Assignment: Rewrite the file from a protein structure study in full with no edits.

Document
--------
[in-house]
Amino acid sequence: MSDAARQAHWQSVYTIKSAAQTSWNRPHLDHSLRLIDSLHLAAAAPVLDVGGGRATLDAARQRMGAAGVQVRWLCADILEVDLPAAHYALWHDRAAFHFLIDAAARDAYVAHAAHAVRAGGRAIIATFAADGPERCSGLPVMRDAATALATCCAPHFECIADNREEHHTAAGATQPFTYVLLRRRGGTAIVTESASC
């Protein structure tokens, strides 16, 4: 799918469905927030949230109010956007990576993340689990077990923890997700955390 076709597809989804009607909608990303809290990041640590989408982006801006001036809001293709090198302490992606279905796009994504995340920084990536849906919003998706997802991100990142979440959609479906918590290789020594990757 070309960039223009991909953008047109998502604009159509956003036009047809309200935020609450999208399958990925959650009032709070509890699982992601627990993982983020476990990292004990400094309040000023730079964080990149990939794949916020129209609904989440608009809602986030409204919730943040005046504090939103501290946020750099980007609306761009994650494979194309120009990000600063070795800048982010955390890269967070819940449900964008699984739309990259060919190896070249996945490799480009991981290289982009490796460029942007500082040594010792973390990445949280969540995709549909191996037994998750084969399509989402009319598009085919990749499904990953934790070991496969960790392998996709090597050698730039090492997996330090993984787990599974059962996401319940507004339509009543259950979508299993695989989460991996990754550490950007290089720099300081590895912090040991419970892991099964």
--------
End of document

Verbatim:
[in-house]
Amino acid sequence: MSDAARQAHWQSVYTIKSAAQTSWNRPHLDHSLRLIDSLHLAAAAPVLDVGGGRATLDAARQRMGAAGVQVRWLCADILEVDLPAAHYALWHDRAAFHFLIDAAARDAYVAHAAHAVRAGGRAIIATFAADGPERCSGLPVMRDAATALATCCAPHFECIADNREEHHTAAGATQPFTYVLLRRRGGTAIVTESASC
């Protein structure tokens, strides 16, 4: 799918469905927030949230109010956007990576993340689990077990923890997700955390 076709597809989804009607909608990303809290990041640590989408982006801006001036809001293709090198302490992606279905796009994504995340920084990536849906919003998706997802991100990142979440959609479906918590290789020594990757 070309960039223009991909953008047109998502604009159509956003036009047809309200935020609450999208399958990925959650009032709070509890699982992601627990993982983020476990990292004990400094309040000023730079964080990149990939794949916020129209609904989440608009809602986030409204919730943040005046504090939103501290946020750099980007609306761009994650494979194309120009990000600063070795800048982010955390890269967070819940449900964008699984739309990259060919190896070249996945490799480009991981290289982009490796460029942007500082040594010792973390990445949280969540995709549909191996037994998750084969399509989402009319598009085919990749499904990953934790070991496969960790392998996709090597050698730039090492997996330090993984787990599974059962996401319940507004339509009543259950979508299993695989989460991996990754550490950007290089720099300081590895912090040991419970892991099964």